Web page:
• I think it's high time we give this segment a new name.

    As if the 222 games of Major League experience weren't enough of a clue that Koplove isn't going to be making any prospect lists, Dave Sims chimed in with - and this is an exact quote - "Didn't even know he was still bouncing around baseball. Thought he hung 'em up." 

  • Any act of building is building to the future. This is like Mitch Hedberg/every picture is of you when you were younger all over again.

  • In the top of the third inning, Michael Saunders ripped a 3-1 low-inside fastball down the right field line for his first ever Major League triple. As a starter, Kyle Davies has a career 5.92 tRA over nearly 500 innings. I wonder if it still counts as your first career Major League triple if you hit it off a AAA arm. 

  • As evidenced by the promotion at Kauffman today, 80s Night is a popular phenomenon for people of all ages. It gives them an excuse to wear clothes they'd never wear, use words they'd never use, sing along to songs they'd never sing along to, and generally just celebrate a memorable but nevertheless thankfully distant decade that hasn't stood the test of time. It's an opportunity for people college-aged or older to reflect on all the stupid shit they used to like so many eons ago, and for people high school-aged or younger to look at their parents and wonder what the hell was wrong with them. Now here's a thought: the Royals haven't won more than 84 games in a season since 1989, and they haven't made the playoffs since 1985.

  • Miguel Batista inherited a 10-4 lead and threw 14 strikes out of 28 pitches. Garrett Olson inherited an 11-5 lead and threw 20 strikes out of 37 pitches. Without being able to record catcher glove location prior to each pitch, we don't have a real good measure of pitcher command. Strike rate in blowouts, however, might be a useful proxy, because there's no good reason to nibble around the edges. Hey, by that test, guess which relievers of ours who pitched today don't have good command?

  • Yuniesky Betancourt as a Royal:

    OSwing%: 22.9% (25.0% league average)
    ZSwing%: 67.5% (65.7% league average)
    Zone%: 63.2% (49.3% league average)

    Over the last 30 days, Yuni's Zone% - the percentage of pitches thrown within the strike zone - has been the highest in baseball, 4% above Jason Kendall. Pitchers are clearly just going right after him, not the least bit afraid that he's going to deliver much damage. In Yuni's defense, though, at least his discipline looks to be quite a bit better. I'm not going to jump to any conclusions because there are sample size issues here to take into consideration, but as a member of the Royals, Yuni has swung at fewer balls out of the strike zone than the average Major Leaguer. If you remember what he was like as an M, that's just a little bit flabbergasting. For them, this is an encouraging sign of progress. And I actually think that's pretty cool.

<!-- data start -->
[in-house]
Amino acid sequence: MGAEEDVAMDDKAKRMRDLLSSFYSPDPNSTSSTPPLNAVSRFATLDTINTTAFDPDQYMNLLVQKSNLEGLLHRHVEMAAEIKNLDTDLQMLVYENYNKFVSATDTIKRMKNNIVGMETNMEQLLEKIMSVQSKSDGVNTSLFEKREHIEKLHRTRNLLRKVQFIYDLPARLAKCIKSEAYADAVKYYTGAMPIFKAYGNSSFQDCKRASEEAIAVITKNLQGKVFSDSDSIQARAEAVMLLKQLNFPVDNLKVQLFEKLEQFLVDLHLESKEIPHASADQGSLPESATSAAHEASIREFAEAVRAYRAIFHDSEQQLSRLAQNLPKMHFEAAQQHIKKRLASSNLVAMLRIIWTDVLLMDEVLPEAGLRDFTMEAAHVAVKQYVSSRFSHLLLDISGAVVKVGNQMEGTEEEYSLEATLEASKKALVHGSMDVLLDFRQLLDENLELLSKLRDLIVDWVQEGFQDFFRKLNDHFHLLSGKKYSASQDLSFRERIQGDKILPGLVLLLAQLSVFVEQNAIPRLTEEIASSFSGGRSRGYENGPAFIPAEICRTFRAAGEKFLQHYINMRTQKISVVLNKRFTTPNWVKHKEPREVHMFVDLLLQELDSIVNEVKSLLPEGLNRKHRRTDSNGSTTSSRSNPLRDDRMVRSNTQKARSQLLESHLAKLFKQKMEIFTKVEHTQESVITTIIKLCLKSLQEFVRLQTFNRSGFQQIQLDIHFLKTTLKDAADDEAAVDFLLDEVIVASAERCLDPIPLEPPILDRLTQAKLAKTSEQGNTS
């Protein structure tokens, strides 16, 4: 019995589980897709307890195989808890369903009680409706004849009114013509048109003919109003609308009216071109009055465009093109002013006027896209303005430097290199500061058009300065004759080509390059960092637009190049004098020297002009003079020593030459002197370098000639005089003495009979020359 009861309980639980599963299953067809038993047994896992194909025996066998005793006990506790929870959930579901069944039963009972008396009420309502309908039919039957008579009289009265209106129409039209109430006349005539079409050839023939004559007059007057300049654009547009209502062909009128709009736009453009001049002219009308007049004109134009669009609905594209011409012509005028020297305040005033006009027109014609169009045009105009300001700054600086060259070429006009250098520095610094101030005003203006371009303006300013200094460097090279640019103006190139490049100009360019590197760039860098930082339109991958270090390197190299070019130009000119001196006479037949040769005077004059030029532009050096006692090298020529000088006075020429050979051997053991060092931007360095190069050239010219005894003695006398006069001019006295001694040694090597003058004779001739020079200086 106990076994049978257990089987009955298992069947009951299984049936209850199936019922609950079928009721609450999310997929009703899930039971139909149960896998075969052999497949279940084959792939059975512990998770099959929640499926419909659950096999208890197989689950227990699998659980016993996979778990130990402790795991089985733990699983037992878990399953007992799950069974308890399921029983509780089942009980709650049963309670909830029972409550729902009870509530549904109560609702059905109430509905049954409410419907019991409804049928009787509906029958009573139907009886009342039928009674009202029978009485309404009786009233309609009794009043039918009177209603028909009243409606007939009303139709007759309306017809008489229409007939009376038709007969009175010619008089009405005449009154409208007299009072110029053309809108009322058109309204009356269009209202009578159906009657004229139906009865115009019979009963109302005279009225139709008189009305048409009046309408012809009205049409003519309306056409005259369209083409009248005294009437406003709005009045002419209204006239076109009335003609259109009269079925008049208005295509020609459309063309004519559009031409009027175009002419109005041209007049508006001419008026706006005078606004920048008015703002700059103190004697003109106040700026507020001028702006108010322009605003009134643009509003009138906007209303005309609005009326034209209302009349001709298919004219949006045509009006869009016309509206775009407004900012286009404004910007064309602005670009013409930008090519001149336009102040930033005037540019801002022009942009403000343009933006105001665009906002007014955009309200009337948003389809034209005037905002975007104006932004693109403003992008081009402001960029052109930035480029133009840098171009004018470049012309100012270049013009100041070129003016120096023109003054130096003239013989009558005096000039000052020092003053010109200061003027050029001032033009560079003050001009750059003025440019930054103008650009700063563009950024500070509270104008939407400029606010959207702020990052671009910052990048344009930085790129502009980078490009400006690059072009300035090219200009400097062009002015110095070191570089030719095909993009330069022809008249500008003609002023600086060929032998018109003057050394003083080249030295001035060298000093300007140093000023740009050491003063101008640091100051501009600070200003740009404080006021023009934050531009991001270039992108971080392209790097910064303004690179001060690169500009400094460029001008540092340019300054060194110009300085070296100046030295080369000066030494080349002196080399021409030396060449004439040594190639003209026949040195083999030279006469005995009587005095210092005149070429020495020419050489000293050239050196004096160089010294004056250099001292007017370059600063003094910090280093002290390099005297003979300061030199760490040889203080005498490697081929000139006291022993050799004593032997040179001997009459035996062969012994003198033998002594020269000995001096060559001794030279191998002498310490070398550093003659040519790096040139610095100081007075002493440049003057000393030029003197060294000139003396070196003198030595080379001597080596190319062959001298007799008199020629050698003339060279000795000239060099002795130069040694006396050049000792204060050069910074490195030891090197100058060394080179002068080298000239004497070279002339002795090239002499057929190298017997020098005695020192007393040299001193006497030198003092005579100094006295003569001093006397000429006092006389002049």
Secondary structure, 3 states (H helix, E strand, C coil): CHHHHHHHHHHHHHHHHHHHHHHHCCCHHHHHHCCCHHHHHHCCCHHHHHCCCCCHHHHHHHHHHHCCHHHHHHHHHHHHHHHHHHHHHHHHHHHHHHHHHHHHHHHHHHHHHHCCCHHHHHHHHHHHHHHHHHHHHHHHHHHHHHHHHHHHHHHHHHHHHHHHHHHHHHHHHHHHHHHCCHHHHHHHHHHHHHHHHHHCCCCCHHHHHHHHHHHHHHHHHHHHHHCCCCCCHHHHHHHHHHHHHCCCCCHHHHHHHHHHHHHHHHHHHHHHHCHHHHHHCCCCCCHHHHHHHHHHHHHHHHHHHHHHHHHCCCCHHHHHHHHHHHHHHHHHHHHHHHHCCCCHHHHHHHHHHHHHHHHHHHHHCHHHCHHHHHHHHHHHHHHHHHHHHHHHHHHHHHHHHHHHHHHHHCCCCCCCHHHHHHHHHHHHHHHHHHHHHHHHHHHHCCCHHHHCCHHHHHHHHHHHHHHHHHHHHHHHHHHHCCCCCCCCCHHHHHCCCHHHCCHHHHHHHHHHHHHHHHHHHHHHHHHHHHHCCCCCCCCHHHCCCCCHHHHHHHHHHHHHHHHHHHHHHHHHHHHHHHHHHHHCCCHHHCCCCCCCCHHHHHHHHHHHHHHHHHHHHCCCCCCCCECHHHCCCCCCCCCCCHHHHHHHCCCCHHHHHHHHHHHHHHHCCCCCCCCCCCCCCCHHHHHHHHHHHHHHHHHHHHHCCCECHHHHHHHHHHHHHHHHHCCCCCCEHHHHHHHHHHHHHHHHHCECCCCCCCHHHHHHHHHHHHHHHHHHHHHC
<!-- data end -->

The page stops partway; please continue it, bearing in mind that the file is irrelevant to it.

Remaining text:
• Jack Hannahan got to play two innings in the field at short in relief of Jack Wilson, diving at but missing a groundball single. I'm surprised the Mariners are giving him the opportunity to work on his versatility at the Major League level, but I'm also ecstatic, because the prospect of Hannahan as a utility player tickles me in all the right places, and this way I don't have to watch any Chris Woodward. Hannahan's approach to hitting makes it really, really hard for me to believe he's as bad as his numbers, and should his plus defense translate to other positions around the infield, he could very well turn out to be quite the find.

  • A cat running around the living room: not interesting. A cat running around the street and the sidewalk: somewhat interesting. A cat running around the living room of someone who doesn't own a cat: more interesting. A cat running around a baseball field during the middle of a game: maximum level of interest. Whenever something like this happens, the critter invariably ends up drawing a greater ovation than pretty much anything that happens during the game, which makes me think that zoos have it all wrong. The key to making an animal interesting isn't so much presenting the animal itself as it is presenting the animal in a situation in which people don't expect an encounter. I'd find our zoo way less boring if I only saw animals in surprising situations.